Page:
Just because you know English does not make you qualified to teach it.
Many volunteer programs involve teaching English in schools, but there is a difference between knowing a language and knowing how to teach it. Chucking some youngsters into a classroom with your fingers crossed will not result in able English speakers after 1 month. It’s not that you’re bad for trying, but really it is just a waste of time. Students get confused if their teachers are constantly changing, as this disrupts the structure of their learning. See it as someone trying to build a house, but every week the workforce is changed. TEFL courses can be relatively cheap, and if you can’t fid the money there are plenty of resources online for you to scratch up on your English grammar. No student ever wants to be taught by a teacher who doesn’t know what they’re talking about.
Know your place.
Find out if you are going to assist a qualified teacher, or whether you are going to be running the show. If it is the former, then great; TAs are useful in every classroom, and when it comes to learning English exposure to native speakers and the opportunity to converse alongside learning is genuinely beneficial. However, know your place and work with the teacher, not as an individual body there to pursue their own aims. They should (hopefully) know what their doing, and you should be there to support. At first use your time to observe where you are needed. In large classrooms give students who are shy, struggling, or displaying behavioral difficulties, some extra attention encouragement to help them from falling behind. Get the students practicing their English as much as possible by making them feel that a) they are capable of it, and b) it’s an awesome thing for them to be learning.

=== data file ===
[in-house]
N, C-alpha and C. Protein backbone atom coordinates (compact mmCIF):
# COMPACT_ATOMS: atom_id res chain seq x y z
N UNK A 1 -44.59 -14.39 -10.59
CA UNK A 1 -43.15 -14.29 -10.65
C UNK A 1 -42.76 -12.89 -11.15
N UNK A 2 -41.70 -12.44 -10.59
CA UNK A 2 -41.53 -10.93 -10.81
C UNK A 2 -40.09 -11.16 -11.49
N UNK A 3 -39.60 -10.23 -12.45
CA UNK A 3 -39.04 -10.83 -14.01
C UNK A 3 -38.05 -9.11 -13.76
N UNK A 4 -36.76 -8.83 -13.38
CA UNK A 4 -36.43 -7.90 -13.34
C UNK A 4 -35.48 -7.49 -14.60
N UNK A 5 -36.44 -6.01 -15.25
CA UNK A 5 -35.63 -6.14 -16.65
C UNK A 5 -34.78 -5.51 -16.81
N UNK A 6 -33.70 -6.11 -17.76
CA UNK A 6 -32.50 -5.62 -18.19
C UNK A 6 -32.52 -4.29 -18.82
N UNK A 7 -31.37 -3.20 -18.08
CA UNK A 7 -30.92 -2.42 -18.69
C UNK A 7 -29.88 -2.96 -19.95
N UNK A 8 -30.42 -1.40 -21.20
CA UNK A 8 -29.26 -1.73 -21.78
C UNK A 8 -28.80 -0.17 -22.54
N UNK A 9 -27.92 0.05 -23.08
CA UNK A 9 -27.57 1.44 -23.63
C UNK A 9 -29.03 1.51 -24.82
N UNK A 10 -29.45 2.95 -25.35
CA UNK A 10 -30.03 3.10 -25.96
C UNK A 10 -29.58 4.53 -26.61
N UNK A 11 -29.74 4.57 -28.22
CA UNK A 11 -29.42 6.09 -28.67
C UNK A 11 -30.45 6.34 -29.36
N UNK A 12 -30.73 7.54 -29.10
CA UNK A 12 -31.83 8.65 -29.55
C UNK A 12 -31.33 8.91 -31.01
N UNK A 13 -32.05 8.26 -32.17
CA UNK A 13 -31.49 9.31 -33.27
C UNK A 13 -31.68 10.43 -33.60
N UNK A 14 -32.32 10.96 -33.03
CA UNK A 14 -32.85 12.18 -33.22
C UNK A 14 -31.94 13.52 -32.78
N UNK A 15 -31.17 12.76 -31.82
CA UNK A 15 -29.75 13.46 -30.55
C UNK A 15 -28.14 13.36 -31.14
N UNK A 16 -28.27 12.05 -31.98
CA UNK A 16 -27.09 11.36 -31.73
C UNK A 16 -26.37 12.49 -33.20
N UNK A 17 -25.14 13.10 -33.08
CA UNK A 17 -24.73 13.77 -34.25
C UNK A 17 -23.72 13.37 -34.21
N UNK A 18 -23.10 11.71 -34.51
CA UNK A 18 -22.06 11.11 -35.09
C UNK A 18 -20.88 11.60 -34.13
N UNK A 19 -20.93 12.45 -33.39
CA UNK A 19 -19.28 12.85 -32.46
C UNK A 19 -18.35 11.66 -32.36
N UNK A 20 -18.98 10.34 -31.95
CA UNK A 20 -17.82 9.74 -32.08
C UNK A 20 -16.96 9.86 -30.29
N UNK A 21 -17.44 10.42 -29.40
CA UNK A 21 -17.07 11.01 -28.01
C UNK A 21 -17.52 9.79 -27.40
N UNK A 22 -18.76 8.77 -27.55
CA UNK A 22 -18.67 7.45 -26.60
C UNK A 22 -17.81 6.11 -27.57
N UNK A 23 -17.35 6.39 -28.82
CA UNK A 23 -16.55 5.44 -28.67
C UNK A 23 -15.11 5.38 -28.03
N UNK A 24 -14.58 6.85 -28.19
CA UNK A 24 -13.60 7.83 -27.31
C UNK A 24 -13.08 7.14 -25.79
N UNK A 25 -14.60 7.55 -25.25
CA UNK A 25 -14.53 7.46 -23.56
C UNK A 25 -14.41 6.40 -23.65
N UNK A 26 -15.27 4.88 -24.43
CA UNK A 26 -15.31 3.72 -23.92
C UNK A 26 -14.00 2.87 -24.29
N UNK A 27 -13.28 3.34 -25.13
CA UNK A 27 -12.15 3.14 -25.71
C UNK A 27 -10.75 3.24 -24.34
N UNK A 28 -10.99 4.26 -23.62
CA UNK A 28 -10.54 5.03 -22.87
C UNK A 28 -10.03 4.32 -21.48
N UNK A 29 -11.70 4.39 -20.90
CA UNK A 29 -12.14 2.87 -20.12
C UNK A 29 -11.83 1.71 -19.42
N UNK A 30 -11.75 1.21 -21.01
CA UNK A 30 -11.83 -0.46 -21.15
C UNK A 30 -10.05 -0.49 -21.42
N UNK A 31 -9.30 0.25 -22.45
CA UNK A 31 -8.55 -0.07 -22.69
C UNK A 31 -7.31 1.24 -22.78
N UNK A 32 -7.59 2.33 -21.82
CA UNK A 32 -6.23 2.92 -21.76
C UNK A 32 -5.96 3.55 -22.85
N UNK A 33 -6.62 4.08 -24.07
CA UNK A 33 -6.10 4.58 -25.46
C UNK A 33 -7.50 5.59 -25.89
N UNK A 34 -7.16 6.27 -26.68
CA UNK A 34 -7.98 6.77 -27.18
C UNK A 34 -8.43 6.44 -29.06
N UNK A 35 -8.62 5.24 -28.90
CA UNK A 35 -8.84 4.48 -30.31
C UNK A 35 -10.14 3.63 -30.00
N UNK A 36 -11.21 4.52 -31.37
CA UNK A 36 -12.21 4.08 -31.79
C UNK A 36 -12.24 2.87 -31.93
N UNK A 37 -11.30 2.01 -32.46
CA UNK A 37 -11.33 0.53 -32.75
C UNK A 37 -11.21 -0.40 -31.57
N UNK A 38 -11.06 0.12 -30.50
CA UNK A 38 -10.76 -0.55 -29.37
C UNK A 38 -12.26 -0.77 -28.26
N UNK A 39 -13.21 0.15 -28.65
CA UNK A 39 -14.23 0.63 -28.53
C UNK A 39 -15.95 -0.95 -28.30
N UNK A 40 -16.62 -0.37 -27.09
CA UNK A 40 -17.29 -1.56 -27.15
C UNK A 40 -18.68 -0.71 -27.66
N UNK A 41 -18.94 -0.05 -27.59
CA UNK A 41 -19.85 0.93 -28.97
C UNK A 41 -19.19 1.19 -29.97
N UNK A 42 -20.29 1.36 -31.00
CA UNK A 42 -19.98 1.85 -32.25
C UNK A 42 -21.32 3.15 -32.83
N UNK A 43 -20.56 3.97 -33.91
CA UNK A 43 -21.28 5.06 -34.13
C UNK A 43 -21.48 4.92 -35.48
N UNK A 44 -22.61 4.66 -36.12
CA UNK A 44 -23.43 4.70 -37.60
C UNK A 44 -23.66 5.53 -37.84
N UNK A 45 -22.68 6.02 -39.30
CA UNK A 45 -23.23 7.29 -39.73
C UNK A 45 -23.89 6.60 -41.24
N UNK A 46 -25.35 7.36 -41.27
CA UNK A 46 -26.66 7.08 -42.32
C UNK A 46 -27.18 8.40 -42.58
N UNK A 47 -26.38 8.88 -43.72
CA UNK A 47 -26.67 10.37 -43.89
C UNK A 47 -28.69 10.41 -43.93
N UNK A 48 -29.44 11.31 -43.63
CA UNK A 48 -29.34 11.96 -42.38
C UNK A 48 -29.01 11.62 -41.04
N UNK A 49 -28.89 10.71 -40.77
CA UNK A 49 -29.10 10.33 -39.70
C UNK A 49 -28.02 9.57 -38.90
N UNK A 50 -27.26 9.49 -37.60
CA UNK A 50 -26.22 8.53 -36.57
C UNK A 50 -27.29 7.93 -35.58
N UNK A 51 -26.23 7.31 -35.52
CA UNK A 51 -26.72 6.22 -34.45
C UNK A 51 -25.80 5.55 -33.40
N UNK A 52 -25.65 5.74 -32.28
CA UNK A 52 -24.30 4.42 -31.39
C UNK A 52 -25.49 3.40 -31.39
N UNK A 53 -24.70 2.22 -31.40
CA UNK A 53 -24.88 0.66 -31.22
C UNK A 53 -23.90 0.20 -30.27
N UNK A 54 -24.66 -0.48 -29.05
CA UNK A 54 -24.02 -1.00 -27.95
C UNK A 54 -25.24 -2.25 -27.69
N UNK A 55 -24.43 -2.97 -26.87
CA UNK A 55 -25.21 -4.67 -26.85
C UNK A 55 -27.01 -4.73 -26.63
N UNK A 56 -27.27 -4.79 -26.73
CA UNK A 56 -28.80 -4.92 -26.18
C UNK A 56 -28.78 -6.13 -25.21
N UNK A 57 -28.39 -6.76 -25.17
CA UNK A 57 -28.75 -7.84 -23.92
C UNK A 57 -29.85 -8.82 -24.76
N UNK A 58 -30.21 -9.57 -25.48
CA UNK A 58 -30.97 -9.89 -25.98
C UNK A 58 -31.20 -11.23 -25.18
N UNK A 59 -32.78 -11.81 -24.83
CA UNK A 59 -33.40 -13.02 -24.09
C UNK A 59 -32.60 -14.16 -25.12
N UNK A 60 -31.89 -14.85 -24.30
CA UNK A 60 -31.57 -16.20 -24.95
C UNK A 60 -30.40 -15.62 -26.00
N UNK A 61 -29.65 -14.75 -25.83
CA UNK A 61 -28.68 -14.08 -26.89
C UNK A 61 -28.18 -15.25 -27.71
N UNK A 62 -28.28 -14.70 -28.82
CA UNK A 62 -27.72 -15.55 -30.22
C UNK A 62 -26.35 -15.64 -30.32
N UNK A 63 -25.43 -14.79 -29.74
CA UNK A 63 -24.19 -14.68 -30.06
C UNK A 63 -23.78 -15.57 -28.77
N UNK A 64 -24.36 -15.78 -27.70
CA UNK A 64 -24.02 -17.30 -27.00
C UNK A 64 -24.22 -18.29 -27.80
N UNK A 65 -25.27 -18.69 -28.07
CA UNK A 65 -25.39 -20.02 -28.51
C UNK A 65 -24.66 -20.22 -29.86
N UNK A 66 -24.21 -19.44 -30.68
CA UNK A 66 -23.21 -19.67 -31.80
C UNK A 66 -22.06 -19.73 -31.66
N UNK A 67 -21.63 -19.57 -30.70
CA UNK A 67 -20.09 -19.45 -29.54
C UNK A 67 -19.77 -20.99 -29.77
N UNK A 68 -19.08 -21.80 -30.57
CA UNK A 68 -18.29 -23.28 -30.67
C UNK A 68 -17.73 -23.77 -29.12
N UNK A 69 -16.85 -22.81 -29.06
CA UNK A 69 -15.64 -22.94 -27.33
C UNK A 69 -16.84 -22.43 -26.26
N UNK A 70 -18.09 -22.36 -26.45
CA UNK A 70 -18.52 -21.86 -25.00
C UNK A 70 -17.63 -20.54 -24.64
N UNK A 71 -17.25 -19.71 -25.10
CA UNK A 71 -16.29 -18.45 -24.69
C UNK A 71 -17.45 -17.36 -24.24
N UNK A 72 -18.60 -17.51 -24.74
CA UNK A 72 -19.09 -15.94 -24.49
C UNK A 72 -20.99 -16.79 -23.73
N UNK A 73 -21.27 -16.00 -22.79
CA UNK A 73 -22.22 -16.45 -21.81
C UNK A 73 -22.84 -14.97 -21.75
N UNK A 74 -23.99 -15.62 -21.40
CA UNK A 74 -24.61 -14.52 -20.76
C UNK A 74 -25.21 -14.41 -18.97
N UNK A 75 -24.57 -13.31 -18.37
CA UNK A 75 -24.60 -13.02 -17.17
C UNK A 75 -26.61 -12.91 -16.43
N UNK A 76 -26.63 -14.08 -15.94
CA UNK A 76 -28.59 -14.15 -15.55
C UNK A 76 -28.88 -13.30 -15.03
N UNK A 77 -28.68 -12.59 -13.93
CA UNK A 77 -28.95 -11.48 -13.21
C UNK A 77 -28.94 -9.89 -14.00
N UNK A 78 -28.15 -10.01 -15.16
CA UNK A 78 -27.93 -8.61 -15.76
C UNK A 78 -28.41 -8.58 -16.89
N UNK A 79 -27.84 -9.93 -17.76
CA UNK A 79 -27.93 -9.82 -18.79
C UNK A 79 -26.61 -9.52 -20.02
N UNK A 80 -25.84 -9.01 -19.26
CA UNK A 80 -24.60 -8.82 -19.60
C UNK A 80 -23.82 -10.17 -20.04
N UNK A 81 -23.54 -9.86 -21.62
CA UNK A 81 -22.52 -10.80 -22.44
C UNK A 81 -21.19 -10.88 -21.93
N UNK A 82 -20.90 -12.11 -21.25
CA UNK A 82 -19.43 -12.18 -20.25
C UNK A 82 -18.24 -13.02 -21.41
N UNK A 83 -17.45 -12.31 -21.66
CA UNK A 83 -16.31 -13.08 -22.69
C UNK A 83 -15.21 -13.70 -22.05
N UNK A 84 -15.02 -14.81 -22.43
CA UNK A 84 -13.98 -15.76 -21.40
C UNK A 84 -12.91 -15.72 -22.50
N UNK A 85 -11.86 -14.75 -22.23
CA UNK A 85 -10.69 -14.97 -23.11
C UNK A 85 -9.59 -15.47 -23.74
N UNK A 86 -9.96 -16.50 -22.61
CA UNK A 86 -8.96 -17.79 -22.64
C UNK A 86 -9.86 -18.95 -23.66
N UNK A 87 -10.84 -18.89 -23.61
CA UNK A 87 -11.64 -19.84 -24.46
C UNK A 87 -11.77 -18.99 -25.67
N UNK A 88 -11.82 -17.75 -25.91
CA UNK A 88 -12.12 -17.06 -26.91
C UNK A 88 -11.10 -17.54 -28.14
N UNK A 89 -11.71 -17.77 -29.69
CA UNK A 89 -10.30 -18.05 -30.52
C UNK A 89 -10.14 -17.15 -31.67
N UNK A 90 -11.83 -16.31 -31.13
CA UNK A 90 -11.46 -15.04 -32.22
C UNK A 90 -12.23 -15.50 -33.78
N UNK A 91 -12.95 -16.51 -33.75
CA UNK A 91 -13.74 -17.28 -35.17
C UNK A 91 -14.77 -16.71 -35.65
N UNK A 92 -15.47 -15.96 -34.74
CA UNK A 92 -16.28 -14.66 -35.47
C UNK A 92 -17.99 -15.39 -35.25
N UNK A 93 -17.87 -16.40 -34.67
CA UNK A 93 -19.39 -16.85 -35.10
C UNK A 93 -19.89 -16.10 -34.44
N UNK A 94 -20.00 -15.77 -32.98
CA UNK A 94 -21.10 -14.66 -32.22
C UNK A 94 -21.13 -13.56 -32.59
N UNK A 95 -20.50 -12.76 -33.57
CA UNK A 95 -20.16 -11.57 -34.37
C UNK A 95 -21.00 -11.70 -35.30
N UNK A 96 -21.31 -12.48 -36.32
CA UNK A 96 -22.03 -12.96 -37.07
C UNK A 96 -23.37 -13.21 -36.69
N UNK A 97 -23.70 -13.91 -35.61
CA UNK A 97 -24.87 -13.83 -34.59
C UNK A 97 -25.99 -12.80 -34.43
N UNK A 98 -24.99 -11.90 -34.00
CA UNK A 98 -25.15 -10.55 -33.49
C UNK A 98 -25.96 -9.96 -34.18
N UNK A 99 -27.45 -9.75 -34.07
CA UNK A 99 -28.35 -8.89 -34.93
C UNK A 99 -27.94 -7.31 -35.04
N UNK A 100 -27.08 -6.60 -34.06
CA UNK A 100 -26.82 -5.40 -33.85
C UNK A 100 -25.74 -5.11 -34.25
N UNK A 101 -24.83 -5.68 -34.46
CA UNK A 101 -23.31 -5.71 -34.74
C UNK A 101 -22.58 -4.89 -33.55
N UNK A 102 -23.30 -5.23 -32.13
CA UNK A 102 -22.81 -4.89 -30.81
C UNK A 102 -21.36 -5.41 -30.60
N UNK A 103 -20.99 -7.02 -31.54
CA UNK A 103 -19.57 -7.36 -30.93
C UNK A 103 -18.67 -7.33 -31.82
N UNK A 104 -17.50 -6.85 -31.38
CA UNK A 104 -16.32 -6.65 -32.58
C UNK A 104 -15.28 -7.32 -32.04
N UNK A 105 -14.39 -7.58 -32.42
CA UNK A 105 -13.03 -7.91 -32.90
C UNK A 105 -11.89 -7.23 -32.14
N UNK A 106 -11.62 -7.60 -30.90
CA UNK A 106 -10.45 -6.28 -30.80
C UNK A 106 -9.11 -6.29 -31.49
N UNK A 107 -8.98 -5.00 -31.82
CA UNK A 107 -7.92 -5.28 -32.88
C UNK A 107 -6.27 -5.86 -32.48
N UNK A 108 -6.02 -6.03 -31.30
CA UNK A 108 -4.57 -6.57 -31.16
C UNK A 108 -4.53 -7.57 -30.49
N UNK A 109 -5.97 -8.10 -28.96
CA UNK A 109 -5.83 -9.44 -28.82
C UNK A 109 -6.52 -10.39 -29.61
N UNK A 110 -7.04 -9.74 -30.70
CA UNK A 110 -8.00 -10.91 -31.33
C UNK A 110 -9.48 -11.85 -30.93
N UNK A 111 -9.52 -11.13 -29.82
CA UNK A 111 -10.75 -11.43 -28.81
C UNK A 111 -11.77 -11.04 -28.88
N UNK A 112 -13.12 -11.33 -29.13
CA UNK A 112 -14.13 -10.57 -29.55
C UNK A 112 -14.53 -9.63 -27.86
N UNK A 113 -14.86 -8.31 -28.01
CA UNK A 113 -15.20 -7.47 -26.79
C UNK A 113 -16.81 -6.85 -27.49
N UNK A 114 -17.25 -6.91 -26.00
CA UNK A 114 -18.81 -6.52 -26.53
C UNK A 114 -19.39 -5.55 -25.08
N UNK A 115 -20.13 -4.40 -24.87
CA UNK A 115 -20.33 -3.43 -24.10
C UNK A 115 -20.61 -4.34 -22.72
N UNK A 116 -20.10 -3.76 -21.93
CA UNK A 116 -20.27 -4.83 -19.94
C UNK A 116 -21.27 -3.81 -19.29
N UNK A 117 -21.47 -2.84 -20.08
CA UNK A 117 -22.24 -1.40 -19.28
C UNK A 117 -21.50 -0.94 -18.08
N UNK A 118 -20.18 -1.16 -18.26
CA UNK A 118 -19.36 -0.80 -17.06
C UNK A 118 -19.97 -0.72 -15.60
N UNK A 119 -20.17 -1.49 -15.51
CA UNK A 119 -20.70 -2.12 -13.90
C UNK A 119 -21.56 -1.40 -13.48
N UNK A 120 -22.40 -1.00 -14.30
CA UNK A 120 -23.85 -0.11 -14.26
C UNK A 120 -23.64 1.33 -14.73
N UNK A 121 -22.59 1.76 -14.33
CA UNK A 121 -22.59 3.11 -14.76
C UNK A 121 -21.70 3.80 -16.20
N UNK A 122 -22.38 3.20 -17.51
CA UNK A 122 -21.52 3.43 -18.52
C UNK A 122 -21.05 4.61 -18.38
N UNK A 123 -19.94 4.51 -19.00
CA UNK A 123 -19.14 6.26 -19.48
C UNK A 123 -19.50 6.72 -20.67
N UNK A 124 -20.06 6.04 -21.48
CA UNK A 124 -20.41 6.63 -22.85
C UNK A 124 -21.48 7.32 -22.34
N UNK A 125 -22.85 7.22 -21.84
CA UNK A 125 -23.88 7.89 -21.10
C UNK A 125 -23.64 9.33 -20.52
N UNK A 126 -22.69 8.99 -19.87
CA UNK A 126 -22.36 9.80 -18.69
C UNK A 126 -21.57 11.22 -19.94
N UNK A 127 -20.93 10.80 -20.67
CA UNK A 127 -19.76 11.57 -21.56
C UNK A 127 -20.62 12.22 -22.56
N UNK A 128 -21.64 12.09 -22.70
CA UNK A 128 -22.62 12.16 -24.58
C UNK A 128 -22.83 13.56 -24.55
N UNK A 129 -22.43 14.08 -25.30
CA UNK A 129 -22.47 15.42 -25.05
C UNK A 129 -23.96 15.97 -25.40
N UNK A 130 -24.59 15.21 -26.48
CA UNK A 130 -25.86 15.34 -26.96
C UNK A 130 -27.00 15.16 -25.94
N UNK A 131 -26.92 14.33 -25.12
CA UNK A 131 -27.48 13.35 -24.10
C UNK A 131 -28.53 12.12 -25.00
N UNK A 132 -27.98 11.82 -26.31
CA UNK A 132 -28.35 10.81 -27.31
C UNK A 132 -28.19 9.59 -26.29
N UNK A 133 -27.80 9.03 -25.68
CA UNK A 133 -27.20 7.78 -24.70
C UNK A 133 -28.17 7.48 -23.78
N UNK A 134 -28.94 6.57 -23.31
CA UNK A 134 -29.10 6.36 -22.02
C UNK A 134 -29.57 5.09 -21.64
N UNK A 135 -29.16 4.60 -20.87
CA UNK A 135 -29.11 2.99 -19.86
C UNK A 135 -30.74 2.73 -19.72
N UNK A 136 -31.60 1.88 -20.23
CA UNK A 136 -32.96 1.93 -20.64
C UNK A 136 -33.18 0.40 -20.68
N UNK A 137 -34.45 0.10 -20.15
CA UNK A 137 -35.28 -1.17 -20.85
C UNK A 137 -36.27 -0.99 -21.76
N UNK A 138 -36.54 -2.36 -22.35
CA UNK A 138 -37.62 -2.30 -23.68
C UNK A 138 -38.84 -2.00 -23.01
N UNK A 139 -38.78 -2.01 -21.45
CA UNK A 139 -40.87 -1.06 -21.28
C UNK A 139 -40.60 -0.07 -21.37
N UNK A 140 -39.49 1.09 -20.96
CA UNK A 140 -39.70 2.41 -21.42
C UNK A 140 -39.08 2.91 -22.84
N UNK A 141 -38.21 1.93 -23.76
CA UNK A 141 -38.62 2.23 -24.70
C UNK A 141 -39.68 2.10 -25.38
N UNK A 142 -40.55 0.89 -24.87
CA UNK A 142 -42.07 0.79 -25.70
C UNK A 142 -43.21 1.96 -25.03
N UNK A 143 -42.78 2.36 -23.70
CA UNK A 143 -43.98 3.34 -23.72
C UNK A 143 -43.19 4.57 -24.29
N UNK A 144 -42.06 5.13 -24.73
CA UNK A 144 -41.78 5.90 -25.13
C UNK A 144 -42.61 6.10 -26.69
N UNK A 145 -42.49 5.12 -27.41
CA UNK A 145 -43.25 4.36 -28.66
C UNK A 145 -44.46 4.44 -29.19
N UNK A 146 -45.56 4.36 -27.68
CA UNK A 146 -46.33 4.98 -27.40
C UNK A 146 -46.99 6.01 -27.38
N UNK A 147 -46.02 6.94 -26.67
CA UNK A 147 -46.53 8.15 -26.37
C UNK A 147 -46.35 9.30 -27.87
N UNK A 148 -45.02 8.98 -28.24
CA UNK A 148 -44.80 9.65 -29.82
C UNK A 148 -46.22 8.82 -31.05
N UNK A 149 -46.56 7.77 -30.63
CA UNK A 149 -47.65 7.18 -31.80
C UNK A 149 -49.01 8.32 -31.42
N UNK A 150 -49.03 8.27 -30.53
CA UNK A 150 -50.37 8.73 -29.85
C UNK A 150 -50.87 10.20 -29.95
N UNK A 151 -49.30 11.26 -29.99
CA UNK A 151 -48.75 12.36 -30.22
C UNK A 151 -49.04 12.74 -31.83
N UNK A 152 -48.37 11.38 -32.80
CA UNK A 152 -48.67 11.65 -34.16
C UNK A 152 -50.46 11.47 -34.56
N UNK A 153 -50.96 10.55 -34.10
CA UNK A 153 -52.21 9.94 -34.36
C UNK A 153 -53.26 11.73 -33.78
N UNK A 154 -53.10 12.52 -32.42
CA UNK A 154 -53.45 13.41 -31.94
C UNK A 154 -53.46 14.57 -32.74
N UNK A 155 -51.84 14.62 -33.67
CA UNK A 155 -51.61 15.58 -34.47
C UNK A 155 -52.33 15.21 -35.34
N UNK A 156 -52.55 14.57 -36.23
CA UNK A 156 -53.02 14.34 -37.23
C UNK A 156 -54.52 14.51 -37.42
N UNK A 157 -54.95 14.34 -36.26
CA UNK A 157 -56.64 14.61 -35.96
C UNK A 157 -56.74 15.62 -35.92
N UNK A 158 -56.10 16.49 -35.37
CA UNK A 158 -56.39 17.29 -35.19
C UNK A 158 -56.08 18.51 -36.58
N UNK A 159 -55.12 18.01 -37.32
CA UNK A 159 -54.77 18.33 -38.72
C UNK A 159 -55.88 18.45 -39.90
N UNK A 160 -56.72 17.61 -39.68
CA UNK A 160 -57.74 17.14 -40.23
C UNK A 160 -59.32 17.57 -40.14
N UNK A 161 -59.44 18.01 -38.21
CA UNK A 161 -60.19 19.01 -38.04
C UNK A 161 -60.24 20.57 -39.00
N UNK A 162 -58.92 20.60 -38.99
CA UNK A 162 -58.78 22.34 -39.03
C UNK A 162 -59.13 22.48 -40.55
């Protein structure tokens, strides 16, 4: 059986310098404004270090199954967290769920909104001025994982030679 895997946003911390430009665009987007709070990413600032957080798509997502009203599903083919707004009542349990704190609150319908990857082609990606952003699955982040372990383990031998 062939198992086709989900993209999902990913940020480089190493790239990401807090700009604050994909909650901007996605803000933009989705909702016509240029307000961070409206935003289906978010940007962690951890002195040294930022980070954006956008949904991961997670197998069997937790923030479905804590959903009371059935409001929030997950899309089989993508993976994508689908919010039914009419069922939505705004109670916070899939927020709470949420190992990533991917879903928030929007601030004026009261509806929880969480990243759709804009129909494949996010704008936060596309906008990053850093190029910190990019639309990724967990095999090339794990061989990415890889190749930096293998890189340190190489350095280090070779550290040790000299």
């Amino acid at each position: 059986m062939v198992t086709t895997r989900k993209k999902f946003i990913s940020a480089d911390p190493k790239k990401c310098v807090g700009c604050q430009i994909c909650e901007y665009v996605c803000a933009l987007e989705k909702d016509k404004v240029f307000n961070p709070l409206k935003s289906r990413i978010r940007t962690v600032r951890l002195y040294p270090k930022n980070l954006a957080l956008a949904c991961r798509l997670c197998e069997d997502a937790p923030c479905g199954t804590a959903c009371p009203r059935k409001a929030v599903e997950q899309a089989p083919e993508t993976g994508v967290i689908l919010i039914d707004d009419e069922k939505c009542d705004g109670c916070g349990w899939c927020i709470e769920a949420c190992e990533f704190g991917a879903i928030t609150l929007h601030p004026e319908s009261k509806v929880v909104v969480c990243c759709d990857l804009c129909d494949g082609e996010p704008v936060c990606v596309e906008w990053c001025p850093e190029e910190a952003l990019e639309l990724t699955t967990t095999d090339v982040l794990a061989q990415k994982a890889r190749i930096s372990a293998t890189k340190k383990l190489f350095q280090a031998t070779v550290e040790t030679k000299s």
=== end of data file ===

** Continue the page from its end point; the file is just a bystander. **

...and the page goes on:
Understand the wider social implications.
Why should they be learning English of all languages in the first place? I support the gift of a second language in general, and I have no strong feelings that we should be teaching English over any other language. Knowing a second language opens up doors for students in areas of poverty, for both work and further education. Because English is so widely spoken and has such a diverse history, it is relatively easy to learn, but I don’t believe it is superior and I don’t give off this impression when I’m teaching it in a classroom. This is something to consider if you are to volunteer, as pointed out in this video.
A simple way to do this is to make an effort to learn the native language of your students. In a month that may only amount to basic phrases, but showing your students that you believe that they have knowledge to pass on to you is incredibly positive. They will inevitably laugh at your accent, get you to say silly phrases (and perhaps naughty things), but they love it! Some schemes will prohibit you conversing in their language as this will discourage the children from speaking English (which is true), but you can ask them to teach you some phrases whilst still primarily communicating in English. It’s worth it if they leave the classroom feeling like you also value what they can give to you, and not just that you are some white, middle class westerner who has arrived to tell them how they should speak.
How would I know…
In case you were wondering, I’ve been teaching English as a Foreign Language since Summer 2013, and am currently working as an English Teacher in Madrid, Spain. I studied the 130-hour combined TEFL course offered by Tefl.org.uk; that basically means it involved both an online course, and a 30 hour intense course in London. I would highly recommend Tefl.org.uk as their courses are well accredited and very comprehensive. They offer shorter, cheaper options if all you want to do is brush up for a few weeks volunteering, however if you are to be the sole teacher in the classroom I would recommend investing in an advanced course.I felt like I was learning a new language, and definitely would not be a confident (or good) teacher had I not done so!